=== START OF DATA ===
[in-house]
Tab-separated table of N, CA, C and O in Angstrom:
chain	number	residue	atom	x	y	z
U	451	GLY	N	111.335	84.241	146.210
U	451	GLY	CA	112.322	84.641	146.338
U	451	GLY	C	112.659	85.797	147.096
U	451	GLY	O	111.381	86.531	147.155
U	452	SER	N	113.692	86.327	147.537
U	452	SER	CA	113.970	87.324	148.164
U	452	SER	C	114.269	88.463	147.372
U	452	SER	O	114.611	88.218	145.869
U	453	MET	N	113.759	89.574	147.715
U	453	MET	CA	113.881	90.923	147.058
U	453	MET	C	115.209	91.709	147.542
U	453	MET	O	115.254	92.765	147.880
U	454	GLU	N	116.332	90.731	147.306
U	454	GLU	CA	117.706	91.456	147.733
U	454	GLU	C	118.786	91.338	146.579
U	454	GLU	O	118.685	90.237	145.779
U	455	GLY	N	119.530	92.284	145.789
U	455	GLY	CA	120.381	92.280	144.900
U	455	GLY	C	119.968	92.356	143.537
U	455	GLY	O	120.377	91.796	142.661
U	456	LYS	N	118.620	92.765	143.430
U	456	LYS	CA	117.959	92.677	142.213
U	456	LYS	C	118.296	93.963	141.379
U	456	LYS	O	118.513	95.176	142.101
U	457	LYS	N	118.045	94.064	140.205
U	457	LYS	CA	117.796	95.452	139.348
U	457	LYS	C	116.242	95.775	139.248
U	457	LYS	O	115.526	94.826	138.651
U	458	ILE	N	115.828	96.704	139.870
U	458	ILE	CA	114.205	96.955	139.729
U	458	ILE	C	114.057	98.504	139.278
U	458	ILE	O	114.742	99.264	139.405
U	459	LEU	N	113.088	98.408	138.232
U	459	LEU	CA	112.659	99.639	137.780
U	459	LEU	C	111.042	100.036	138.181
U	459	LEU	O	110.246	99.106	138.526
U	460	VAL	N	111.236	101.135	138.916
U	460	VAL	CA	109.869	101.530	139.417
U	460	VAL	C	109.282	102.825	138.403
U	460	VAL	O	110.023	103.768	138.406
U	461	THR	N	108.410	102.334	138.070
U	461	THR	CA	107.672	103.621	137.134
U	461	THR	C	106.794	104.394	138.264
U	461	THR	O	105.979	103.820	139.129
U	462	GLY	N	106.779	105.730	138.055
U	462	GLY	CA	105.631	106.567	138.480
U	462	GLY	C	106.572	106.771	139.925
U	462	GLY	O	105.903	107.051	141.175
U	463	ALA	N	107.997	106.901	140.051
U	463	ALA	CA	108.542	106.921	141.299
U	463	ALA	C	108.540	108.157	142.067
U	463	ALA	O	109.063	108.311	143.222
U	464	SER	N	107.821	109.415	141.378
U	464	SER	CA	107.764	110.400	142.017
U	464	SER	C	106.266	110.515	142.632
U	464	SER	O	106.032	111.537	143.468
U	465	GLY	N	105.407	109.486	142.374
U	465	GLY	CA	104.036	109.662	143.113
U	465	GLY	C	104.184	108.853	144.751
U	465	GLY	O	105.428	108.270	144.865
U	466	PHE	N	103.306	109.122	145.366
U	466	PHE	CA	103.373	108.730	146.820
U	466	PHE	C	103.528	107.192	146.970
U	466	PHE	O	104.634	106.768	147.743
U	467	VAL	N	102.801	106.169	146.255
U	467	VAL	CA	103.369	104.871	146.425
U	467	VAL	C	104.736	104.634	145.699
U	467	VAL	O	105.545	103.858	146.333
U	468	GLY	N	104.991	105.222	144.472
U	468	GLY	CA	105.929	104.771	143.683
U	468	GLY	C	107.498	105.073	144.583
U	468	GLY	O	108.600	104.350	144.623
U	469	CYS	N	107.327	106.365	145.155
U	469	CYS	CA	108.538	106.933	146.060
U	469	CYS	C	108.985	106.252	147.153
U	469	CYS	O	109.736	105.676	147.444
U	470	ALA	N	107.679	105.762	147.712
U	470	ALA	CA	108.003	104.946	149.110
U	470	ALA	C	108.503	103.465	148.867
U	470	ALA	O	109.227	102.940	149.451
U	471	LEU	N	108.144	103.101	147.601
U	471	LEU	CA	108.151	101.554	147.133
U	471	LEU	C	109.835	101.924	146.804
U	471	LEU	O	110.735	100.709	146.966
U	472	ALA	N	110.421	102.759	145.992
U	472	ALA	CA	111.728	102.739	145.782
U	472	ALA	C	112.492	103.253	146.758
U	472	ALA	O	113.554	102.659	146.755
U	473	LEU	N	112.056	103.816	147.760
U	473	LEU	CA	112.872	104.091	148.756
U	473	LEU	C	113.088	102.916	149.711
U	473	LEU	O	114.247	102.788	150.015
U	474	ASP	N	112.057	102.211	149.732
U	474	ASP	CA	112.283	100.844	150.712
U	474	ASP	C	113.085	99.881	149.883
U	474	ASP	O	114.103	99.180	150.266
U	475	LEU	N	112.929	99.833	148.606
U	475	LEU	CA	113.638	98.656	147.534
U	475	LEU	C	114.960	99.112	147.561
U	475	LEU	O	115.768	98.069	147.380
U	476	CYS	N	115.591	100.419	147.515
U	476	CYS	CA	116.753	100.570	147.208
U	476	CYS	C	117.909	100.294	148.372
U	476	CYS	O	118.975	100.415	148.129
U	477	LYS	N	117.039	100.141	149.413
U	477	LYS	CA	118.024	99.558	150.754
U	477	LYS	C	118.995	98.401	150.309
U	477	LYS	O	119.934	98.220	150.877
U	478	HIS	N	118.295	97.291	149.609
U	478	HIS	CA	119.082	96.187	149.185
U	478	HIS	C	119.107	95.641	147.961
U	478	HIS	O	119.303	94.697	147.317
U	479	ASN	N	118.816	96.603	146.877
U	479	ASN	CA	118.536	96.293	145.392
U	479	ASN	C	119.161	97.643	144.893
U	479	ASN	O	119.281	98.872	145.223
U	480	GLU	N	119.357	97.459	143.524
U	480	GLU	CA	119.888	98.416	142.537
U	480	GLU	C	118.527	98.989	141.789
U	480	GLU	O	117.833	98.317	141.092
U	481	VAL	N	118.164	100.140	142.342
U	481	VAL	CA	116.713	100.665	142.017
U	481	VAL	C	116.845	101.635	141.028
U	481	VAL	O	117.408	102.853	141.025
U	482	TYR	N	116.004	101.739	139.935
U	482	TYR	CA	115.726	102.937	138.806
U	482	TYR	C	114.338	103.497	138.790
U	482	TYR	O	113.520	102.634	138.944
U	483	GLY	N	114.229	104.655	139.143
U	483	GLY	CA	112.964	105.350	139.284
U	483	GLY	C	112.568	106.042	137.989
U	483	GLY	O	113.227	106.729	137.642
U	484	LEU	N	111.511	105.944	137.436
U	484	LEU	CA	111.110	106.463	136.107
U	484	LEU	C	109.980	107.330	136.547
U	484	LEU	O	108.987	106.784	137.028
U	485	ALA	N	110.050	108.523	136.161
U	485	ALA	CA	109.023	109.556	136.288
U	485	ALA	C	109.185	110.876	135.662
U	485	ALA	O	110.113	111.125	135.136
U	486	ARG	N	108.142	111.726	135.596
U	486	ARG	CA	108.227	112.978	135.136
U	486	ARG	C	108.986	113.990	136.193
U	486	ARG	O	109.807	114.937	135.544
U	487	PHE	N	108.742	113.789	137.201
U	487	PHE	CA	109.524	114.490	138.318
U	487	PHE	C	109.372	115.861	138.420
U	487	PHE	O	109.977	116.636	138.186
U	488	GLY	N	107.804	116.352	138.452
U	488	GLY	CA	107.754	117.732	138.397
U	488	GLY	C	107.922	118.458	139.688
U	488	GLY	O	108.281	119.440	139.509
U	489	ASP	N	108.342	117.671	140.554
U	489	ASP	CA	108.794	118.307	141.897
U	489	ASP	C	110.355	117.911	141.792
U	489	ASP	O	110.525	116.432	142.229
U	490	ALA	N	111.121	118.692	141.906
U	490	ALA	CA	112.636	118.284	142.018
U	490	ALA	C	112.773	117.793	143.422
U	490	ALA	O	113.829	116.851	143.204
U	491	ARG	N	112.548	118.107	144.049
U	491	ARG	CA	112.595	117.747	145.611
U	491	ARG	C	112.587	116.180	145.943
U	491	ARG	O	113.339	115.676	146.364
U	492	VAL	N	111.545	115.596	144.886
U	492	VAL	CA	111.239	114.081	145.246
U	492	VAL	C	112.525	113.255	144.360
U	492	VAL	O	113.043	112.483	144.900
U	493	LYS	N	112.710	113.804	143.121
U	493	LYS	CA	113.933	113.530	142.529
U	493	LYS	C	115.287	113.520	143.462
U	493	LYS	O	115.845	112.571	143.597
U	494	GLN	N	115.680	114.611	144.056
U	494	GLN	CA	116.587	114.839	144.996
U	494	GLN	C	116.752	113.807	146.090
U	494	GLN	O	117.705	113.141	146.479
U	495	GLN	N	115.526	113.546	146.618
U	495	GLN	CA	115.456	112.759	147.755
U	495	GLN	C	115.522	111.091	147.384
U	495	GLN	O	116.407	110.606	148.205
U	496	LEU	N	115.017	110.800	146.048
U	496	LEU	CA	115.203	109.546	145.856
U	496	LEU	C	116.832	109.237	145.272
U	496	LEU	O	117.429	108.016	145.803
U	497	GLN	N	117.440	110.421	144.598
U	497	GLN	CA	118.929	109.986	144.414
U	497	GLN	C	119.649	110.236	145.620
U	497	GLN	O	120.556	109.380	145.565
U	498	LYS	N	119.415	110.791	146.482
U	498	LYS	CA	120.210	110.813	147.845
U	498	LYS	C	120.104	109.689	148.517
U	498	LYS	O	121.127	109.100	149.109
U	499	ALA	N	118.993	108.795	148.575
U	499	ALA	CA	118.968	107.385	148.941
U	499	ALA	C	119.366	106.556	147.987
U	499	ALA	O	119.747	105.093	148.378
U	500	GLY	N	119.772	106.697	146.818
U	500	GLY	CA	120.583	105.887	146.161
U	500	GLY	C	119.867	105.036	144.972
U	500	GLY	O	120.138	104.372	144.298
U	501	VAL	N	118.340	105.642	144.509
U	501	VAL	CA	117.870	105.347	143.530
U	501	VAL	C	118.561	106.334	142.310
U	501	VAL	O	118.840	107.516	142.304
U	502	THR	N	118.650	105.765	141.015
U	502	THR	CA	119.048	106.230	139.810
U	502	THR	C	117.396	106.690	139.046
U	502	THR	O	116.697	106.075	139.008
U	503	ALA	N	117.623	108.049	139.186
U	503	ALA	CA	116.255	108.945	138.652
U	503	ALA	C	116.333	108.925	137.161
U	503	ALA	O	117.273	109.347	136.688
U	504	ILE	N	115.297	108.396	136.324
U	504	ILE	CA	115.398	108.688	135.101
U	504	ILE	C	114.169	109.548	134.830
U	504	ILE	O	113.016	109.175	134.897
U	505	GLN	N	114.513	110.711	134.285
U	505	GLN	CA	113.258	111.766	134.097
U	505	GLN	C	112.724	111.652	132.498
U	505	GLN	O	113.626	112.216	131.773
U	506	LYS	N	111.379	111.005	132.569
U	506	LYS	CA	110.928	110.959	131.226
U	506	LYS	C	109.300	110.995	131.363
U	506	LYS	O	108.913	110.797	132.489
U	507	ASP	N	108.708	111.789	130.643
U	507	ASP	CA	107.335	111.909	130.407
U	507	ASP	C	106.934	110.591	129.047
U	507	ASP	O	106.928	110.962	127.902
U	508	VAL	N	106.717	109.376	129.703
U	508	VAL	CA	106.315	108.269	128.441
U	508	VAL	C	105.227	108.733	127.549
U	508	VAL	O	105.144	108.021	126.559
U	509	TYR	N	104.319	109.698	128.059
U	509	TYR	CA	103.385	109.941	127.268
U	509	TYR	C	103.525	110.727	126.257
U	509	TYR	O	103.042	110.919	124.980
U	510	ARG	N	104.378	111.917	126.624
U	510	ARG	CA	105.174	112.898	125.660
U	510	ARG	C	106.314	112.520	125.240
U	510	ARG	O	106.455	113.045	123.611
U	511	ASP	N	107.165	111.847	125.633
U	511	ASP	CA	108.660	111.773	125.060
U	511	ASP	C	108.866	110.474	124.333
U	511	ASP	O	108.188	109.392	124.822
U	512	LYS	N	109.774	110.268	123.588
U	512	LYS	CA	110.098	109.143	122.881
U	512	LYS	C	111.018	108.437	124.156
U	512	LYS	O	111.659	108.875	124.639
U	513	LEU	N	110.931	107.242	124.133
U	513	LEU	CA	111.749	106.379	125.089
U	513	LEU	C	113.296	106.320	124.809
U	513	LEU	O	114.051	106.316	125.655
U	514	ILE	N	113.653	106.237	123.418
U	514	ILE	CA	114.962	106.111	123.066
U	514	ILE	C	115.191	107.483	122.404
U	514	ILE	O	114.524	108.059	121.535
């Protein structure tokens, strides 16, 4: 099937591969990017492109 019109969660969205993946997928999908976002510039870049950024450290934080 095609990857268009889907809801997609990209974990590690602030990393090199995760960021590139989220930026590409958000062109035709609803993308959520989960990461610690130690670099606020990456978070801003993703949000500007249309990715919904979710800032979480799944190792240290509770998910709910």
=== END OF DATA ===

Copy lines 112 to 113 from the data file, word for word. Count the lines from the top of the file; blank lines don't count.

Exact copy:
U	478	HIS	N	118.295	97.291	149.609
U	478	HIS	CA	119.082	96.187	149.185